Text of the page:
Simplicity is the ultimate sophistication – Part 2 of 3
By Dr. R. Andrew Hurley
Contributing Editor, Packaging World
In 1956, George A. Miller published a very famous psychology paper, “The Magical Number Seven, Plus or Minus Two: Some Limits on Our Capacity for Processing Information.” In it he posed that working memory has a limit: “seven, plus or minus two chunks.” That’s five to nine “chunks” of information or units of memory input. Think of your phone number. (Well, think of the last phone number you had to memorize. Thanks, Siri!) We further “chunk” the seven unique digits into shorter strings of three and four. This isn’t accidental. It’s psychology.
So, how is this illustrated in packaging design? da Vinci said it best: “Simplicity is the ultimate sophistication.” The more you can simplify and reduce chunking on your packaging, the more attractive it will be, and ultimately, the longer it will be held in active (working) memory. For instance, your packaging design might include a logo, a brand name, a product name, a picture of the product, a window revealing the product, the serving size, and vital directions. Those seven pieces of information (plus or minus two) will land you in the sweet spot for quick consumption by the consumer in a retail setting. Simple designs are found faster and viewed longer than complex designs.
Consider two lobster bisque packages: one from Gil’s Gourmet and one from Publix. I have nothing against the label for Gil’s Gourmet’s Artichoke and Lobster Bisque, which features two suspicious French lobsters holding fork (a fork, for bisque?) and spoon, in front of 60-ft-tall artichokes. But when I compare the packaging to Publix’s simpler Lobster Bisque, I’m struggling to find what value Gil’s 13 chunks of information bring to the table. Outside of the simple view of the bisque, the brand, and the name of the product, what does the extra gain?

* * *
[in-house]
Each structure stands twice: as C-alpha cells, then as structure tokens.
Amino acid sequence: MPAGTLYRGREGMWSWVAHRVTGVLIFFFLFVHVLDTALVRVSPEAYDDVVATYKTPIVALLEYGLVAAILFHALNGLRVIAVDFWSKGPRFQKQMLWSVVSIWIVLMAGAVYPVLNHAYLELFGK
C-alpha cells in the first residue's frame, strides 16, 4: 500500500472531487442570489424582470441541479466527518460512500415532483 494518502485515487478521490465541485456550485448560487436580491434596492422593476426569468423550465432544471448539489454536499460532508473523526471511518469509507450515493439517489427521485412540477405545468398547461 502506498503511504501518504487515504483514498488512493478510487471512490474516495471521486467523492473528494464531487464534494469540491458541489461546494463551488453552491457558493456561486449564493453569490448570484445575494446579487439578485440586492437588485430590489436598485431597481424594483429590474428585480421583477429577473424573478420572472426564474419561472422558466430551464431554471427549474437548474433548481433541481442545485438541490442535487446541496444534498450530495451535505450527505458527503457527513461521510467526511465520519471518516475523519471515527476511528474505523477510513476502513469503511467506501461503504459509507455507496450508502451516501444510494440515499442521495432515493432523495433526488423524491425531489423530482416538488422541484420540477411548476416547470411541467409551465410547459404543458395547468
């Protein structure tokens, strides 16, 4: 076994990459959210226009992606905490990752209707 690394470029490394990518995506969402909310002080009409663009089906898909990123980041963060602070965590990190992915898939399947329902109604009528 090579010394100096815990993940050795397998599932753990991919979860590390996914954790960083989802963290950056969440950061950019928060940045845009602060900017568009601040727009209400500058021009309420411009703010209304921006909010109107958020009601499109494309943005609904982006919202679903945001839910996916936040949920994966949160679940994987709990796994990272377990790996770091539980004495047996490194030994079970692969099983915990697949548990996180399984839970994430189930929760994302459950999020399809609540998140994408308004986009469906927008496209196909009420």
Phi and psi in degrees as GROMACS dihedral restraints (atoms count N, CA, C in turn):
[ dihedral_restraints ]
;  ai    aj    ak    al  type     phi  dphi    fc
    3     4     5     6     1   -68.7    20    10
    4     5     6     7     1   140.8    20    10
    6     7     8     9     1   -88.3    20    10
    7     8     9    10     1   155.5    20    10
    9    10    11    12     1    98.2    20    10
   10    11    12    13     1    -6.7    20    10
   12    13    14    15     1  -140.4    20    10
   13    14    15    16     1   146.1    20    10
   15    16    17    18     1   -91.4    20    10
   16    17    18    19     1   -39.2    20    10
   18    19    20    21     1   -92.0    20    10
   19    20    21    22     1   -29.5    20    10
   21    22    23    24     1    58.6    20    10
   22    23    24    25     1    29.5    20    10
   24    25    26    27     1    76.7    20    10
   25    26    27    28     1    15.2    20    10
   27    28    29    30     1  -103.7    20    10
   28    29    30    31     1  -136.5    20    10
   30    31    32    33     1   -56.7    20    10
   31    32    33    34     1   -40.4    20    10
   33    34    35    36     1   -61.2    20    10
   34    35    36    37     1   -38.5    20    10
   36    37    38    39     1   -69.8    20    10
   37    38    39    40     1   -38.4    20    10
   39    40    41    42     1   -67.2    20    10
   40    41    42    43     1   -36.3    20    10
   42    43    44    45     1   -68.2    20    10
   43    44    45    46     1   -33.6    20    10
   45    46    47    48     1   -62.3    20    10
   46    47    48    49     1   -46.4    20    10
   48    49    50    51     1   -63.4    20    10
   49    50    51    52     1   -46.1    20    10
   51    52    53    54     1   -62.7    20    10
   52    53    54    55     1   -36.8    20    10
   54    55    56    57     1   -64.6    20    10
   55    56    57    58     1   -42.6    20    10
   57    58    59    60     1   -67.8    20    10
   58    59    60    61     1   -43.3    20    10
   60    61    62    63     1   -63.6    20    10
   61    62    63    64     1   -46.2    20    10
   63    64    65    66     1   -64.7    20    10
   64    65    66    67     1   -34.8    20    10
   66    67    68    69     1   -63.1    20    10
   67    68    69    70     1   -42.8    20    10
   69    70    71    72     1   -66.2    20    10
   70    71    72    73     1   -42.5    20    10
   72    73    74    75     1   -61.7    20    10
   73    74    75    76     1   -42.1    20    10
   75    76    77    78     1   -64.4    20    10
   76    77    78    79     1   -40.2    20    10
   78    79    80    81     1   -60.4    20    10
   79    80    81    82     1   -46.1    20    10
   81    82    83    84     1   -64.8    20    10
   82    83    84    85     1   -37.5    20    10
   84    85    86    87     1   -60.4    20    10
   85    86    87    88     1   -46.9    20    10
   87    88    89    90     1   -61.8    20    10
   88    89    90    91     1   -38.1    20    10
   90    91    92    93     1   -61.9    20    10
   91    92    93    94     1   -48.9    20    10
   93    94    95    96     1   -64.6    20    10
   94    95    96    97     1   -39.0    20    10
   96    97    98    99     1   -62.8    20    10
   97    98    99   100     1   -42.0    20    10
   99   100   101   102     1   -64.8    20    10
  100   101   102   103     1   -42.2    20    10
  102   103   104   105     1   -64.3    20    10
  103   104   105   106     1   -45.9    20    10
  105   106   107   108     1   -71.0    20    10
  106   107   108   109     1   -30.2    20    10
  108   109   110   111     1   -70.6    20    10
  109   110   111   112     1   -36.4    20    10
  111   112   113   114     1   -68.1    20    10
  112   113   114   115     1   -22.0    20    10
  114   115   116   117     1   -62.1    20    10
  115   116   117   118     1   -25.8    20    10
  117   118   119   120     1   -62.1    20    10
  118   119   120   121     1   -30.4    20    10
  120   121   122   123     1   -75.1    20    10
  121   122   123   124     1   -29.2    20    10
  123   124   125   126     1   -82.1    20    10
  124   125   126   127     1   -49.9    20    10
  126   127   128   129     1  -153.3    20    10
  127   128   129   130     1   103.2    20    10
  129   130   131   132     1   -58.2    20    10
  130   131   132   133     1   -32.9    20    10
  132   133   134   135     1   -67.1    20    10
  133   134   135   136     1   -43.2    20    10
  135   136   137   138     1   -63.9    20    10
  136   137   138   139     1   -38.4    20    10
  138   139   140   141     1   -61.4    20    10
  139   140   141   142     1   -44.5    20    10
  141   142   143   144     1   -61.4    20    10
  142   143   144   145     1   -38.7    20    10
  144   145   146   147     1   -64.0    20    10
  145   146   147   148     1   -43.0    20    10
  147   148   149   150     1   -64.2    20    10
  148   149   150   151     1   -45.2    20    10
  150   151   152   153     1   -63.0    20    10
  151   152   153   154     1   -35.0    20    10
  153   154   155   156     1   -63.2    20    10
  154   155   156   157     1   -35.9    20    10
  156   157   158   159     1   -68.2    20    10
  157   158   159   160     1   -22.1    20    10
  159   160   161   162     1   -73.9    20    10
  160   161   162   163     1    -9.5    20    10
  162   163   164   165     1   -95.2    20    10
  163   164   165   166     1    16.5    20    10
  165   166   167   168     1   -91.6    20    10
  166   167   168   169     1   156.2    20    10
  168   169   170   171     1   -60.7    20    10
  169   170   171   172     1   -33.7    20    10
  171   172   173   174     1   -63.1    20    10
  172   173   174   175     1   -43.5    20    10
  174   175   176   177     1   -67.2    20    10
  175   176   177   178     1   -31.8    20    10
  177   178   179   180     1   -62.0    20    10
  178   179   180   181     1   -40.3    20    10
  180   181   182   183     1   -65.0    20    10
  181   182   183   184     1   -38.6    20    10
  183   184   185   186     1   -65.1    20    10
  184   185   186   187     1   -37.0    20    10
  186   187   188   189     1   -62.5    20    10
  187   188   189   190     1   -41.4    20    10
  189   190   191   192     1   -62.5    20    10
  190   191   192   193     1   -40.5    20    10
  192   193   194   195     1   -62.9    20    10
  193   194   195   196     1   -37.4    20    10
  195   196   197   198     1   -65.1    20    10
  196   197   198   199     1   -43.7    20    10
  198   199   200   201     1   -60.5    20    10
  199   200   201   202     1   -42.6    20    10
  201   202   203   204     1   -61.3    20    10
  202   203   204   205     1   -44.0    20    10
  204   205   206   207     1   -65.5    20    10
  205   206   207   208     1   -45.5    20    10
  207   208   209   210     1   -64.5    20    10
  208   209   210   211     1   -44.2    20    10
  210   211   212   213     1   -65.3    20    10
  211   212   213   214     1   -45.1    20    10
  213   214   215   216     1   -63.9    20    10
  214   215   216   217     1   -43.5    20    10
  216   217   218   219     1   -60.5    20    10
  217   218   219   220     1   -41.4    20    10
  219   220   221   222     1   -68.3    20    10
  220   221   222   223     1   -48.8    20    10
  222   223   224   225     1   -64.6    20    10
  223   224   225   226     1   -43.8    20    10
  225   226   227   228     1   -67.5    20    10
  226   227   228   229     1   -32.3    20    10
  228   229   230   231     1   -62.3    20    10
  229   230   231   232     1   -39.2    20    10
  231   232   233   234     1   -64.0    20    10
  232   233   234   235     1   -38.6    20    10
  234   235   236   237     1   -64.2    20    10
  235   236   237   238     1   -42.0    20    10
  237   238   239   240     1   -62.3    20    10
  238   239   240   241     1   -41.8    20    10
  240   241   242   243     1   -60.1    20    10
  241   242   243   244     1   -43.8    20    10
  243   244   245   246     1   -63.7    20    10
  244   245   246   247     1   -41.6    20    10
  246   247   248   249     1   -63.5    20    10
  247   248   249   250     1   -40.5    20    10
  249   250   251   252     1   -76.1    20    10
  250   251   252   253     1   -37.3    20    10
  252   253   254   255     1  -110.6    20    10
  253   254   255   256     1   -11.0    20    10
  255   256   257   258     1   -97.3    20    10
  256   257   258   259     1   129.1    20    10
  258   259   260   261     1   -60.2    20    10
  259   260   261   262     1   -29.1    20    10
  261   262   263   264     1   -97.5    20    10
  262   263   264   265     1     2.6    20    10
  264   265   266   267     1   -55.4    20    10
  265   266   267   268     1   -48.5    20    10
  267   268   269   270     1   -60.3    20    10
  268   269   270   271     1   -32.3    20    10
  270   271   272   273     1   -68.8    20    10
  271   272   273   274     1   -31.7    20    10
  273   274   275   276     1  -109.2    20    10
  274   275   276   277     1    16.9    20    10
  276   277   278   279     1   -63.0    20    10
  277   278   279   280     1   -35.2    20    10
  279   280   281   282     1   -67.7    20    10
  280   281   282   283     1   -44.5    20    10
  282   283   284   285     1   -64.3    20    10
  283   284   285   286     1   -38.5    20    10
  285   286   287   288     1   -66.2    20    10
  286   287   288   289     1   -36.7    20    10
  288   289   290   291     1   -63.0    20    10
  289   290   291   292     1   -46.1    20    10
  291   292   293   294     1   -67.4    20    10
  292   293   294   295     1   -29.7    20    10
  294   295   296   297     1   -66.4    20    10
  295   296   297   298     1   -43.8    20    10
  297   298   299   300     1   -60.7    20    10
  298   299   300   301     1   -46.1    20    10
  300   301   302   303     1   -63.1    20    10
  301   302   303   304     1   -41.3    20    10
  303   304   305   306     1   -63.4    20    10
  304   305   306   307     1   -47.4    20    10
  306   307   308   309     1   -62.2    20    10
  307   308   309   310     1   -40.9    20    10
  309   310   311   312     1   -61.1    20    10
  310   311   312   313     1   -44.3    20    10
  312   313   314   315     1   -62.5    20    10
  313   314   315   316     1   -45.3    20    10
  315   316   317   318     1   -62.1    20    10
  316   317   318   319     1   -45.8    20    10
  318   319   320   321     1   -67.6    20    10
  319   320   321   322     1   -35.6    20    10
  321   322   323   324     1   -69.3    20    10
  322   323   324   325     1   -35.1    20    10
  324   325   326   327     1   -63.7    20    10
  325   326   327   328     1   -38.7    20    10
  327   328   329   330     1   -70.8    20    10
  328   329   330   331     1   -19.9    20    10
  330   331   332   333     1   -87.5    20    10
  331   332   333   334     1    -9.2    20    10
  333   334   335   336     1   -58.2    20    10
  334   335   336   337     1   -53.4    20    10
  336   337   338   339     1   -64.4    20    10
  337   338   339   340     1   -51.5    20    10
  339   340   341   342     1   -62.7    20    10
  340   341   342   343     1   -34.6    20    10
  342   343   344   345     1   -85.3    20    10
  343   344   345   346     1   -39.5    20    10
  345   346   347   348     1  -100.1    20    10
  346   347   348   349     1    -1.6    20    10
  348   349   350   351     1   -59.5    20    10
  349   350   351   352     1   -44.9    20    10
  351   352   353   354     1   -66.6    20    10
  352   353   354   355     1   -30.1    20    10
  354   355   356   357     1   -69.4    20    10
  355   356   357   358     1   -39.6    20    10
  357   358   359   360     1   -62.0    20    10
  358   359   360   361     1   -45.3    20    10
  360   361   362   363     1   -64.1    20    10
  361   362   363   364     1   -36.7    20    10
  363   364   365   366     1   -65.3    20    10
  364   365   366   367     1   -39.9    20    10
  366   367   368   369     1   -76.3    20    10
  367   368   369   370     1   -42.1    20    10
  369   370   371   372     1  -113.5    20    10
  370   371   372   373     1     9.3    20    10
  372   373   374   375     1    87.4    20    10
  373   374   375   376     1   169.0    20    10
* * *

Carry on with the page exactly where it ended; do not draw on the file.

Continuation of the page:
I actually feel horrible to put Gil’s Gourmet under the spotlight, because they are one of the 93% of products on the shelf where the design was not leveraged as a strategic aspect of the packaging.
Consider Mika Kañive’s Frts & Ygrt concept package for a fruit and yogurt product. With approximately three chunks of information, the product is easy to understand, and, by taking out letters in the name, it can still be phonetically pronounced in English and Spanish.
But, even when you apply the rule correctly, you’ll still not stay in working memory indefinitely. The half-life for working memory (the time it takes for the impact of the sensory input to be reduced by half) is just a measly seven seconds for a store of three chunks. What becomes interesting in research of half-life memory is what happens when you’re able to reduce memory chunking to one: The half-life increases to 70 seconds. That’s over one minute of top-of-mind consideration! As your brand becomes more desirable and a staple of the category, consider the idea of one-chunk reduction. When I say Starbucks, Nike, McDonald’s, and Apple, usually just one chunk of info bubbles up from your long-term memory.
In the same vein, long-term memory can be exploited to confuse. It’s not a rock-solid system. Just as easily as we can forget a digit in a phone number, we can quickly mis-associate a brand, product, and/or an offering. Knock-offs and counterfeit products deftly mimic colors, fonts, graphics, and layout of more popular brands to short-circuit your memory and distract you into buying something outside your norm.